Look, as Arsene now seems to preface every statement, three weeks ago we led Anderlecht 3-0 in the Champions League matchday four fixture. It was the last feelgood moment for Arsenal supporters it seems. In the remaining half an hour we managed to turn three points into one, and set in motion a kamikaze approach of throwing bodies into attack with insufficient cover behind. Incomprehensible defeats to Swansea and Manchester United have followed and increased pressure on the manager and his misfiring team.

On Saturday we lost 1-2 to a team that had only one shot on target (only Arsenal could do that, surely?). We can be sure that Dortmund will show more attacking intent on Wednesday night at the Grove. That could be a blessing, but only if we show more discipline, commitment, and confidence, than has been in evidence in those last three weeks. It wouldn’t be easy at the best of times, but the extension to the treatment room was filled on Saturday. Wojciech Szczesny and Jack Wilshere have adjoining couches and miss this match. Danny Welbeck hopes to be allowed out to play but has now finished two matches in a week with a ‘tight hamstring’. His potential absence is made more significant by the absence of Olivier Giroud, not included in the Champions League group phase squad as he wasn’t expected to be recovered from his broken leg before Christmas.

Just as I begin to regret that the oven here is electric and not gas there is at last some good news. Laurent Koscielny is back in the squad, a welcome addition for a defence under fire but woefully exposed by their somewhat reckless midfield colleagues. Is he fit enough for ninety minutes? If there is any doubt then let’s think of the long term good. Nacho Monreal was only really out of his depth at Swansea and given the lack of form and confidence in those ahead of him he has done as well as we could have expected our second choice left-back to do at centre-back. Emiliano Martinez played in goal in the away win at Anderlecht and will hope for another successful Champions League night as Szczesny’s replacement.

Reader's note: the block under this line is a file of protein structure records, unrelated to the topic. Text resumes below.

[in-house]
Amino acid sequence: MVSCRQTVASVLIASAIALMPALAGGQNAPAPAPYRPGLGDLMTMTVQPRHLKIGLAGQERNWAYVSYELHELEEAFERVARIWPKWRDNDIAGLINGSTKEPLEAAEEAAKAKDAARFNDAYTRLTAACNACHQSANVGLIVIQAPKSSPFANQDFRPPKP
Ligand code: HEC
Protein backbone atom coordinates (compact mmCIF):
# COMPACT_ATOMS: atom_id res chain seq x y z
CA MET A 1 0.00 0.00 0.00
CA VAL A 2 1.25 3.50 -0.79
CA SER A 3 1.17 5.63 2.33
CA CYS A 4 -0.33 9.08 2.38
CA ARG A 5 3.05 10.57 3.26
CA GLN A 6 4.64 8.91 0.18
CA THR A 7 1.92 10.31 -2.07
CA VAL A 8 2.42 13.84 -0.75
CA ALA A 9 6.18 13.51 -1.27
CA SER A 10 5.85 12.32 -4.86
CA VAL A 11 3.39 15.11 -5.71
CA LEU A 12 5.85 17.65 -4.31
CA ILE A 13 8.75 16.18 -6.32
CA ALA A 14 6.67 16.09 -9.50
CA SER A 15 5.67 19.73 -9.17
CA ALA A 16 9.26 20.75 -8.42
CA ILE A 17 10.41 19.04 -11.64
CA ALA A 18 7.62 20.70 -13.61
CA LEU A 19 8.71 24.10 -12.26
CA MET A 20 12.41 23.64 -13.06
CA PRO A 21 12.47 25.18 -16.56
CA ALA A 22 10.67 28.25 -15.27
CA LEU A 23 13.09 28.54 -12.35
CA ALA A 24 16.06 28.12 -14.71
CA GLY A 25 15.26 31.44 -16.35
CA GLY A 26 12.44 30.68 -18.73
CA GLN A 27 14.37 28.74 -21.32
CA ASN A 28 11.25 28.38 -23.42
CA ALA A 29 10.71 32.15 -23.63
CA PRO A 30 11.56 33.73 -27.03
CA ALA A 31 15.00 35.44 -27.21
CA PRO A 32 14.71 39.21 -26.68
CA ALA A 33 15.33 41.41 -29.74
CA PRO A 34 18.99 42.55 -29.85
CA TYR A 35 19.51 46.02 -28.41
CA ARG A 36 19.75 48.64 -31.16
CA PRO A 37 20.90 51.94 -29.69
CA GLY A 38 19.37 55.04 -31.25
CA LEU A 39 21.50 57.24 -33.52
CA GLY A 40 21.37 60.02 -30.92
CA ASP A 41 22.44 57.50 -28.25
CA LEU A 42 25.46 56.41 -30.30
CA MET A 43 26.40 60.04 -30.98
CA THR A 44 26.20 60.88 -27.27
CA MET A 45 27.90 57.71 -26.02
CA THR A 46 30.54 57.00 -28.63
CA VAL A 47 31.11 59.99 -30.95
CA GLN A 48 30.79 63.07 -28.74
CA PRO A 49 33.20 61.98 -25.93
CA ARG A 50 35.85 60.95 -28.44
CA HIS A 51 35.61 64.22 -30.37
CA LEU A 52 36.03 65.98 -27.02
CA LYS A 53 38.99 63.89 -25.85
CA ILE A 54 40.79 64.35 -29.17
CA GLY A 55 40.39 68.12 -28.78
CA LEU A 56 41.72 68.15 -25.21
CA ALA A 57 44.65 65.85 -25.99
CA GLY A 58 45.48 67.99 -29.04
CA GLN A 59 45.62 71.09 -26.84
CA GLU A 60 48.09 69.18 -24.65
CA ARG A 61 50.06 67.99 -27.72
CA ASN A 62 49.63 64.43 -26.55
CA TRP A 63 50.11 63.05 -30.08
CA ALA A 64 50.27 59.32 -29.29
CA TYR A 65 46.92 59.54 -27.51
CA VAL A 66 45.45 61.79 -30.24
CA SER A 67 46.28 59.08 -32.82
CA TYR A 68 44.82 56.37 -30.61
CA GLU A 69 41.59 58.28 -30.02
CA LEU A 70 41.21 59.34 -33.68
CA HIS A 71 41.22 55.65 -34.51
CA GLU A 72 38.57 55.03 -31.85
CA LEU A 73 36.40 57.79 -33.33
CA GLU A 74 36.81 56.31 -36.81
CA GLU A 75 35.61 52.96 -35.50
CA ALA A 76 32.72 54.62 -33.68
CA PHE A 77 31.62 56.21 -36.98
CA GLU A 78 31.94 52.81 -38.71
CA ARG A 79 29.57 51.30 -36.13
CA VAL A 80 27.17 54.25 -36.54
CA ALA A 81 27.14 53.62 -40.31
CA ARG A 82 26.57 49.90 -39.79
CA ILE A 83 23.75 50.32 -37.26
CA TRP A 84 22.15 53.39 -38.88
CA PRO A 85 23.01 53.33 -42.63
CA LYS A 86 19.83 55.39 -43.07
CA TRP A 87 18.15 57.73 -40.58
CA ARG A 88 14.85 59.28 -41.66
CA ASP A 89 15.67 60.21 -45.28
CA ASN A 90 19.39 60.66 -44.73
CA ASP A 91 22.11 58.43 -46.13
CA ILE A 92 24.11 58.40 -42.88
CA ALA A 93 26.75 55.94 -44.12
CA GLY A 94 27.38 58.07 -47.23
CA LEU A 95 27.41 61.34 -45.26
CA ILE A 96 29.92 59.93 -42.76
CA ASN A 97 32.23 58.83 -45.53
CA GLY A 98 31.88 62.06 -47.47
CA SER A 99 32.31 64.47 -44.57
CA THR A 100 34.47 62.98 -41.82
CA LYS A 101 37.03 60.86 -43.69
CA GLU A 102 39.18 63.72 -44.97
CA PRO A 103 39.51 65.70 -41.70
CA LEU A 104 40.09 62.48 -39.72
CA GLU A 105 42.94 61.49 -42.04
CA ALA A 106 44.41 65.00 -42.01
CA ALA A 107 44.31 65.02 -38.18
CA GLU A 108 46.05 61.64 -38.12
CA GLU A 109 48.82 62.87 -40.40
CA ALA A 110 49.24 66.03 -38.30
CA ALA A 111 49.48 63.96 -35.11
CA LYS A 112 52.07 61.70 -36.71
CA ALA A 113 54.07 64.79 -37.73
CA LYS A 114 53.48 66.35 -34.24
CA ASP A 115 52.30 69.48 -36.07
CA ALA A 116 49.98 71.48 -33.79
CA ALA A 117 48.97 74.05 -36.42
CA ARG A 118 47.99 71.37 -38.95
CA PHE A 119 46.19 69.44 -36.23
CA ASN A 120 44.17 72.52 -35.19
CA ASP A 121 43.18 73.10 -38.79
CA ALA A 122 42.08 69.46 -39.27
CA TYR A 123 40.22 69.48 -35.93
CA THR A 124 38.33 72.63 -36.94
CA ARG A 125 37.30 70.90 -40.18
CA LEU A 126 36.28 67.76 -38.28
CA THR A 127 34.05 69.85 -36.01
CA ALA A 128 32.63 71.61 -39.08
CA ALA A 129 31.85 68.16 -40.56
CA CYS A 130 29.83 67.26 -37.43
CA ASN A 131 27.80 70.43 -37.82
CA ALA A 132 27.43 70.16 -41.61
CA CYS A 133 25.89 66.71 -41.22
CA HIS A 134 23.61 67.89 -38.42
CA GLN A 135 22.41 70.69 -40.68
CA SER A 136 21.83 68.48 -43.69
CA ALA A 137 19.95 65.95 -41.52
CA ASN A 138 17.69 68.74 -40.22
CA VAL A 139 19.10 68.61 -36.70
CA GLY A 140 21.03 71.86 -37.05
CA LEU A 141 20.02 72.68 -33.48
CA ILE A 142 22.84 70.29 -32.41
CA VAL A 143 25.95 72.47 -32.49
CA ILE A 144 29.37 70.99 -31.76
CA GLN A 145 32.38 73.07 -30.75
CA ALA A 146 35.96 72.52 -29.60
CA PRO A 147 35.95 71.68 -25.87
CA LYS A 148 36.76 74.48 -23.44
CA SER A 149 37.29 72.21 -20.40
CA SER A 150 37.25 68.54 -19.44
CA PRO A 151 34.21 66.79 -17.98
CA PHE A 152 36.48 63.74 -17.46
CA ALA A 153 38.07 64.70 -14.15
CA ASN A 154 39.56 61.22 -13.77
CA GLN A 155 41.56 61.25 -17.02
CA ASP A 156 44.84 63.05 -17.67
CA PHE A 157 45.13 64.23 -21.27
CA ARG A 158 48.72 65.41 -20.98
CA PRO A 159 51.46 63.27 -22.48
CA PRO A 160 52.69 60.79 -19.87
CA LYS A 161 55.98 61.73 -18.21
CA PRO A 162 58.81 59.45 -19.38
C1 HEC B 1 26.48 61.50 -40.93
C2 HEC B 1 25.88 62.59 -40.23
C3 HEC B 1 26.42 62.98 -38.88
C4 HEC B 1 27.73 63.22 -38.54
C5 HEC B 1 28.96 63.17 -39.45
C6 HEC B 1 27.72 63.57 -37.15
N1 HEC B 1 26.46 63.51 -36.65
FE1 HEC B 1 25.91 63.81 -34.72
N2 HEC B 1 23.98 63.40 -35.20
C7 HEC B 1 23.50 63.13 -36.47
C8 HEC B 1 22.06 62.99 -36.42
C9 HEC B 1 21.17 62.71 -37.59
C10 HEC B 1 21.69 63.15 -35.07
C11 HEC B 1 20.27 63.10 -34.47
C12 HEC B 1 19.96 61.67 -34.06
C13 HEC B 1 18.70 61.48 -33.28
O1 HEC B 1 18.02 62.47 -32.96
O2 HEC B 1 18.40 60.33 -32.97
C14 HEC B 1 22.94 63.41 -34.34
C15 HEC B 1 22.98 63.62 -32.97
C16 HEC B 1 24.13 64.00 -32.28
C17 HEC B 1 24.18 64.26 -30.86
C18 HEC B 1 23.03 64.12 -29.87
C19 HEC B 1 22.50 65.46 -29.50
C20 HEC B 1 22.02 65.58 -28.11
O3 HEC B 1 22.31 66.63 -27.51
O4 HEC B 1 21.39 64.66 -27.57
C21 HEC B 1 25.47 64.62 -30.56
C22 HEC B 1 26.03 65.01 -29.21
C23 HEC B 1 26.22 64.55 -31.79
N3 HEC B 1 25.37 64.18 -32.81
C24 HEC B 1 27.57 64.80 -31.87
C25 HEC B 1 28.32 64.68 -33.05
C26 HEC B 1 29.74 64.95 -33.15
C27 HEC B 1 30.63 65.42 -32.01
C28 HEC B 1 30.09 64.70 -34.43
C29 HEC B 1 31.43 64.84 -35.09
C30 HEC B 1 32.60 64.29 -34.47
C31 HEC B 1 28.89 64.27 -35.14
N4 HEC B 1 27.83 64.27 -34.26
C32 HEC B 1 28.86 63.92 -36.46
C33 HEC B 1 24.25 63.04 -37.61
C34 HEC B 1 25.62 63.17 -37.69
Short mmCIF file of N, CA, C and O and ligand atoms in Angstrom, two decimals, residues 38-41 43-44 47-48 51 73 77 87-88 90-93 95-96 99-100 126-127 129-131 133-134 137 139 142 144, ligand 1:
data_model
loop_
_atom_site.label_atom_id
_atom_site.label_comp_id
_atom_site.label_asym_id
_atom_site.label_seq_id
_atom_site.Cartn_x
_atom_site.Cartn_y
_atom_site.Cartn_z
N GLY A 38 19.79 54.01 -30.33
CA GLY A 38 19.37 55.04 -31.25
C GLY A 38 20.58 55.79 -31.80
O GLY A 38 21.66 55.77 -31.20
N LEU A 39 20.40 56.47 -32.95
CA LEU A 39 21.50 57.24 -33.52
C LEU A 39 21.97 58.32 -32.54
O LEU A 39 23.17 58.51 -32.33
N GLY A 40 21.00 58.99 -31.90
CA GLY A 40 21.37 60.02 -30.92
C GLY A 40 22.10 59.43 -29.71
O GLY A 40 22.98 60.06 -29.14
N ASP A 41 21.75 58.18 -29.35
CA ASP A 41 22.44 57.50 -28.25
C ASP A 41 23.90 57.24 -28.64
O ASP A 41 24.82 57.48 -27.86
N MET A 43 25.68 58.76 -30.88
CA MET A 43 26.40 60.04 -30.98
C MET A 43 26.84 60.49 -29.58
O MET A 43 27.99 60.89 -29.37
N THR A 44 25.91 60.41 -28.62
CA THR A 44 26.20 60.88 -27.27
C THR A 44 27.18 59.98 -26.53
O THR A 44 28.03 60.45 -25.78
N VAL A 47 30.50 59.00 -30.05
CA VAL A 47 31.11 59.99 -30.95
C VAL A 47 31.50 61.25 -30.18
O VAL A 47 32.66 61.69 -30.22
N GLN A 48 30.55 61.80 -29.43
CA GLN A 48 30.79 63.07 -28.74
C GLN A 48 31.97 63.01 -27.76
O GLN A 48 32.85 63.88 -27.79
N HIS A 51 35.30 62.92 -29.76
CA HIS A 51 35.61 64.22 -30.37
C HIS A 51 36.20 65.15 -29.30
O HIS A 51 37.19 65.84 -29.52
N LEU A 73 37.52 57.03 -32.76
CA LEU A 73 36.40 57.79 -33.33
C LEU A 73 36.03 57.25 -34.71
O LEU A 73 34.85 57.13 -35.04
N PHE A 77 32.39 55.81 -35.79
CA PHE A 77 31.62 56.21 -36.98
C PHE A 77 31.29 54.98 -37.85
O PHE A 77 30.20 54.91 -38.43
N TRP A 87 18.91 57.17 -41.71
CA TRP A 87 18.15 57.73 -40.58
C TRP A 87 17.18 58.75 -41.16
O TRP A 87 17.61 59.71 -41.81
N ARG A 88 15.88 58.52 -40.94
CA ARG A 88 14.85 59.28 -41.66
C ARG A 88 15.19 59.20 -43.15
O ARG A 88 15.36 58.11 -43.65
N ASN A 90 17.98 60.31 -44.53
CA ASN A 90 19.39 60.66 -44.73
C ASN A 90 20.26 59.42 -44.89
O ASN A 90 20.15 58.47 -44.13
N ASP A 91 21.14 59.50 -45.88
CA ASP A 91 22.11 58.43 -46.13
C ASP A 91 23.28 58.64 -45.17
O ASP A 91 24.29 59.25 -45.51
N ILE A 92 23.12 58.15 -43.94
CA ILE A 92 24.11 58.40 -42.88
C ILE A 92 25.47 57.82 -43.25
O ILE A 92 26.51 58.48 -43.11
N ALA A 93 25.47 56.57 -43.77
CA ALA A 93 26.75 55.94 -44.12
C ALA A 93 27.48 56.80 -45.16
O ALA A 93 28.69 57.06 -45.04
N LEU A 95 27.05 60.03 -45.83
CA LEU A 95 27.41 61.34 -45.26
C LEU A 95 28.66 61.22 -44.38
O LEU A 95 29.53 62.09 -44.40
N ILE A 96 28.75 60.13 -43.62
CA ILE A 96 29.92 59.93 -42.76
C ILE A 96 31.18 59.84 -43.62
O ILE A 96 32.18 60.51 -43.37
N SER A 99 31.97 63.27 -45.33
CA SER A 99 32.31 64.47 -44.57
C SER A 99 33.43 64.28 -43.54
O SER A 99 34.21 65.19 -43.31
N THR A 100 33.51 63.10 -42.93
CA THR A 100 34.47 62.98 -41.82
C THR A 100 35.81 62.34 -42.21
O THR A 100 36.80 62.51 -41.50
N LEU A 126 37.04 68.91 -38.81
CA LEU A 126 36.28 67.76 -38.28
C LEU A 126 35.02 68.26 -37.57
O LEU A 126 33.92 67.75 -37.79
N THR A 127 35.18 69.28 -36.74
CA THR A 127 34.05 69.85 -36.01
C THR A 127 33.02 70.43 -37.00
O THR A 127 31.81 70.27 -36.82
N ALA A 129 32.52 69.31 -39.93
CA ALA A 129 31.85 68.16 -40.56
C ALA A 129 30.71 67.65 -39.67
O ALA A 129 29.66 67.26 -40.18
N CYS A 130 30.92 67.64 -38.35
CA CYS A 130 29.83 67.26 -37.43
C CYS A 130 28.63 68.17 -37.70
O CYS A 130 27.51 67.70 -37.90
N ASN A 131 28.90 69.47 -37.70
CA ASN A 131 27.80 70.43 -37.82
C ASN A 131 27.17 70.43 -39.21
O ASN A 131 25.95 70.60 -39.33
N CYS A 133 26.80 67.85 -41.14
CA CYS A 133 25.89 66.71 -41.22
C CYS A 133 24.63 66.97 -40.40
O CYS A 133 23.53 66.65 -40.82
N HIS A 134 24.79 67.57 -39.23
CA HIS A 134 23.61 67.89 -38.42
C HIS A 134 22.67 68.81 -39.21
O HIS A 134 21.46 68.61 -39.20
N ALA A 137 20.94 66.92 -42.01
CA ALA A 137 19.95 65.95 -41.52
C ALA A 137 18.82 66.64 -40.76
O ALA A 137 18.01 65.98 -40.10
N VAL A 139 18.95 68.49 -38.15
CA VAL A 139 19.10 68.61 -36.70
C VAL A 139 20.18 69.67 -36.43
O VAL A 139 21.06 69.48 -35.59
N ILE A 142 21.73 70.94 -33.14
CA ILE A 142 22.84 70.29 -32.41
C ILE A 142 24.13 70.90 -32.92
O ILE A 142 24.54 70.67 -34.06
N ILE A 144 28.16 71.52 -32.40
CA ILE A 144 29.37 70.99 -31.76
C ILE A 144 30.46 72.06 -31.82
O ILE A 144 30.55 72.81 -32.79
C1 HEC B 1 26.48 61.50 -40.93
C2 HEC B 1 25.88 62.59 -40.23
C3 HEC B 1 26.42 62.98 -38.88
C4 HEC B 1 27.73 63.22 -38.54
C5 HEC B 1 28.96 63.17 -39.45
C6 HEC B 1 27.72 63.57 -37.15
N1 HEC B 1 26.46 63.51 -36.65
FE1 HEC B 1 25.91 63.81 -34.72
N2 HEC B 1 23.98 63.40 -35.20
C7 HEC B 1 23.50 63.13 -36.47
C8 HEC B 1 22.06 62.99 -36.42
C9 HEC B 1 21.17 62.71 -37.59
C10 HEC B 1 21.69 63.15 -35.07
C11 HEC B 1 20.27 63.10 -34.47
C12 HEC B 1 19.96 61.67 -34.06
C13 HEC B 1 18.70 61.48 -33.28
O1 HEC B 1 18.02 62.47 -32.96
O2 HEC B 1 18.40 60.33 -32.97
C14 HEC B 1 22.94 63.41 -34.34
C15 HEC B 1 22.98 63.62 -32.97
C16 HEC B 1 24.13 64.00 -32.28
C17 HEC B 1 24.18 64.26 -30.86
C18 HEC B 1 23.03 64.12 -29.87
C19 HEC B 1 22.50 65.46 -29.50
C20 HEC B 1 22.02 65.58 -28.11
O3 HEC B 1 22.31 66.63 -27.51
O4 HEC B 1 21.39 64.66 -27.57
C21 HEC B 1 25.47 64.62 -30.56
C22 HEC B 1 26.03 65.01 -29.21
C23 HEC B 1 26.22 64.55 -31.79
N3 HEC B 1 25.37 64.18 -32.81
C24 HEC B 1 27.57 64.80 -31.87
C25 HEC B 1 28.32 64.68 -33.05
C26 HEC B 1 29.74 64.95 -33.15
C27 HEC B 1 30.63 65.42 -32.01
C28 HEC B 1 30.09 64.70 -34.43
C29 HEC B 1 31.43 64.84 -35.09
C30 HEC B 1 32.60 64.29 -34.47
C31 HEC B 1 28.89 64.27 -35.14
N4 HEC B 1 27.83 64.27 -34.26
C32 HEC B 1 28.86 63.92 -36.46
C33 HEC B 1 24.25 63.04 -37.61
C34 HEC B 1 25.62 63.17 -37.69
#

Jack’s absence has provided a midfield opening. Perhaps we will sit Aaron Ramsey alongside Mikel Arteta at the base with instructions to cover Dortmund’s lightning counter-attacks first and foremost.  In the advanced central role the likeliest recall would be for Santi Cazorla, although surely Tomas Rosicky will be seriously considered against his former club. Assuming Alexis and the Ox will be the wide men that leaves the centre forward. Should Welbeck not make it then the boss has a decision to make between Yaya Sanogo and Lukas Podolski. I would go with the latter against his countrymen, but what do I know?

The visitors have their own injury woes. Marco Reus and Mats Hummels, both ironically heavily linked with potential moves to Arsenal, are currently injured thus proving their perfect fit for the Gunners. Given the current atmosphere around the club it is also a night for Jurgen Klopp to impress those who rather prematurely enthuse about him following Arsene into the Arsenal hot-seat. His team have lost seven matches domestically and are hovering painfully around the Bundesliga basement. This matters not, he says.

“We have real pressure, but tonight I cannot change the Bundesliga situation, so it is a little bit like a holiday situation for me, it is only the Champions League. Tomorrow we have a big target, we want to go through in first position.”

They are most certainly favourites to do so. They have four wins out of four in the group to date and will secure top place if they avoid defeat at the Grove. Even if we win we need them to lose at home to Anderlecht on matchday six for us to stand any chance of denying them that berth.

The ‘holic pound

The fact that the draw secures us second place in the group could make us just that little more conscious of defending from the front. Surely though the three points will be targeted while first place is still mathematically possible? A European night, an Arsenal team languishing in mid-table. It is reminiscent of George Graham’s final season with the Gunners. In the hope that lightning can strike twice in the same place (it often does, in fact) I am tempted by the 21/2 available if you shop around on a good old-fashioned 1-0 to the Arsenal.

The Jackson Five

Sang “I’ll Be There”, and rarely for a midweek fixture I will be, the neighbour having been very persuasive, so don’t expect a match report until Thursday. To those also going I look forward to seeing you in the usual place pre-match. I will be making a sharp exit though in order to make the last train home. I look forward to seeing you there.

Have a good one ‘holics, wherever you are watching.